Risk and Reward Preferences under Time Pressure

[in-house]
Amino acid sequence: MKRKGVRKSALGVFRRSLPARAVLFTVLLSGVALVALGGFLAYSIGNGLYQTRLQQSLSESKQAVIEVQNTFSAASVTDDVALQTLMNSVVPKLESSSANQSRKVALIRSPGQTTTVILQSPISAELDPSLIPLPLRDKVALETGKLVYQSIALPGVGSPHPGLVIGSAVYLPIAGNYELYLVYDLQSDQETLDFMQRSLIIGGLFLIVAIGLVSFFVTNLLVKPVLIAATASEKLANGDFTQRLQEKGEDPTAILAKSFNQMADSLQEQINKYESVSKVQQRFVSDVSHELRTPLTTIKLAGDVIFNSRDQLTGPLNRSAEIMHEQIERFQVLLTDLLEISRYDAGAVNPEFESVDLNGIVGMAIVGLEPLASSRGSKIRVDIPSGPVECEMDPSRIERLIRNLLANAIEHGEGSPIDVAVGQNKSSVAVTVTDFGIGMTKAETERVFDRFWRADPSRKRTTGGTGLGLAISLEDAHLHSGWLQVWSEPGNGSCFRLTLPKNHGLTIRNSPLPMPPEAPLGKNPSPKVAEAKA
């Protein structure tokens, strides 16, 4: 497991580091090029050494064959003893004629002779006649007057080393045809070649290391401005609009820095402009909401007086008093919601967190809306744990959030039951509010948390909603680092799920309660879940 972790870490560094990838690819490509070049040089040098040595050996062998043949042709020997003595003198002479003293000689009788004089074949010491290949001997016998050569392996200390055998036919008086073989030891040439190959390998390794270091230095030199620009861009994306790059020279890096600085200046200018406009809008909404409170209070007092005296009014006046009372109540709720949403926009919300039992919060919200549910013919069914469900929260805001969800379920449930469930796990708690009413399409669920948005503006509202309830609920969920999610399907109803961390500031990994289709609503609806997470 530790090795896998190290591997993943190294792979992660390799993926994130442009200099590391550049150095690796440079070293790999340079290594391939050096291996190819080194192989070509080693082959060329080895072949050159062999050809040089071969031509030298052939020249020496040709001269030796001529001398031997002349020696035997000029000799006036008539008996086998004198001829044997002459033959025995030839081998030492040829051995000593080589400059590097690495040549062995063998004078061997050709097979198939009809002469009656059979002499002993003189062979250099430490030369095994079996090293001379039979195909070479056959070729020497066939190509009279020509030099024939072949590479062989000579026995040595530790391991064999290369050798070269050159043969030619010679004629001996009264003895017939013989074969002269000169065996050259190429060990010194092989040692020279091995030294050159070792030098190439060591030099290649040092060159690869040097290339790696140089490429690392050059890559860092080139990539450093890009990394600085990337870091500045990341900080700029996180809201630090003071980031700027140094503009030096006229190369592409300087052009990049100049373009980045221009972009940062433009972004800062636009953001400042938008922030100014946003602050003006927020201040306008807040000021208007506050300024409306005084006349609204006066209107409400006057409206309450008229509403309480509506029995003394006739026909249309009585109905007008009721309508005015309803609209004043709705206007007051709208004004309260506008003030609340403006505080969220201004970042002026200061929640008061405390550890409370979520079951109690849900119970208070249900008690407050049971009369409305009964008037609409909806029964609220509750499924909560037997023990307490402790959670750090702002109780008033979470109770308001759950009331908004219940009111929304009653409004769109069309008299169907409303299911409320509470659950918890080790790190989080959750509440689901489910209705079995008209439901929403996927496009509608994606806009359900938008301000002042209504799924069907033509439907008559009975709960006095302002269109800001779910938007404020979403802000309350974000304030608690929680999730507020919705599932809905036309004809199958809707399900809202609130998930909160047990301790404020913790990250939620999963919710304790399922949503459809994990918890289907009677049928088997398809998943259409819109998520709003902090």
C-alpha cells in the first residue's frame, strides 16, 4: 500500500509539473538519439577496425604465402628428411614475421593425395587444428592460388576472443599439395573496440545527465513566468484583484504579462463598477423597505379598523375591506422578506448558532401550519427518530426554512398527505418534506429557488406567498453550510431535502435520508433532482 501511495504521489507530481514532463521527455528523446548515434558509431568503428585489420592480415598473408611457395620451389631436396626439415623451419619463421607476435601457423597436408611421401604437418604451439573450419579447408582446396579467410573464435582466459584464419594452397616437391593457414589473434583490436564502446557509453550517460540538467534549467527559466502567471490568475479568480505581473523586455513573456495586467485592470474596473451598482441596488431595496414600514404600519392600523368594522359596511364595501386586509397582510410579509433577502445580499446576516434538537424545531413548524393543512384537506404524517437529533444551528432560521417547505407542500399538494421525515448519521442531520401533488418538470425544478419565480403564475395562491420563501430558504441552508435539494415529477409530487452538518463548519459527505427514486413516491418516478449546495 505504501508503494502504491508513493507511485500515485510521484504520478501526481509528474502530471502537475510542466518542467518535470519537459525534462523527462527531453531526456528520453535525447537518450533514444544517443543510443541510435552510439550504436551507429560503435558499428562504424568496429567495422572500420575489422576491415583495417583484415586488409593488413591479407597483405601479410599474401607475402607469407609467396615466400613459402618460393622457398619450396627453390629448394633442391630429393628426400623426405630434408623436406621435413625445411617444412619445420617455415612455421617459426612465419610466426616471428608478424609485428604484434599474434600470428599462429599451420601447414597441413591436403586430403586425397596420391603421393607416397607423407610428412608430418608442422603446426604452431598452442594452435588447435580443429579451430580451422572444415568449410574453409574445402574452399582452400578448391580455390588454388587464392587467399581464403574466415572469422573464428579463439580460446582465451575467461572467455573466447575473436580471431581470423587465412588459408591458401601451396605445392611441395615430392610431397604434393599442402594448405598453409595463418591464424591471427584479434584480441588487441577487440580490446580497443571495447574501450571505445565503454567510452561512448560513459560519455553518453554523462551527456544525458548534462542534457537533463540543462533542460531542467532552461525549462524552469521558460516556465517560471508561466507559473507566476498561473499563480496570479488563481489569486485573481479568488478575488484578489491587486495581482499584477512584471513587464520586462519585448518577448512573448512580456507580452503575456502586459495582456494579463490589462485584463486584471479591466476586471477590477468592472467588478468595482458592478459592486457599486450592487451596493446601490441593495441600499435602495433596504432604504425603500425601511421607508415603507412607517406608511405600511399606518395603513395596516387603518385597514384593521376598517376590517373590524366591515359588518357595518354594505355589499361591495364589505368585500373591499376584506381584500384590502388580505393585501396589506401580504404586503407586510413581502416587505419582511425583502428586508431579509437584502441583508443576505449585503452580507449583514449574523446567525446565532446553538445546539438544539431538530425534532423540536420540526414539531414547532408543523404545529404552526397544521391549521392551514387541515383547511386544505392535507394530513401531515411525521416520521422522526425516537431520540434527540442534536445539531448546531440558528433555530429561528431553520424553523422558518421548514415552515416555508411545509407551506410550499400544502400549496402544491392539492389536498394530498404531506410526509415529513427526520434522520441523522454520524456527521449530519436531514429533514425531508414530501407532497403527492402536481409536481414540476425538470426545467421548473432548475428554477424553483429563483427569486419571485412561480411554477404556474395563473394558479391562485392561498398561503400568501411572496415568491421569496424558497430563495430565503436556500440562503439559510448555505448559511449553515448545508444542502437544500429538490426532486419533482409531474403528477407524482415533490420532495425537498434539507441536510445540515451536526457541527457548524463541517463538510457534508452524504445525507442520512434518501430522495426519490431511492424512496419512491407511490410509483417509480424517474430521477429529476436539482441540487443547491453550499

Financial decision making under time pressure, though ubiquitous, is poorly understood; classical and behavioral finance are silent about the time required for a decision to be made. In an experiment, calibrating allowable decision times to 1, 3, and 5 s, we find that classical moment-based preferences reflect time-invariant sensitivity to expected reward, purchase impulsiveness under extreme time pressure, and decreased aversion to variance and increased aversion to skewness with decision time. These timevarying sensitivities translate into increased probability distortions and decreased risk aversion for gains under prospect theory (PT). Strikingly, moment-based theory provides a better fit than PT.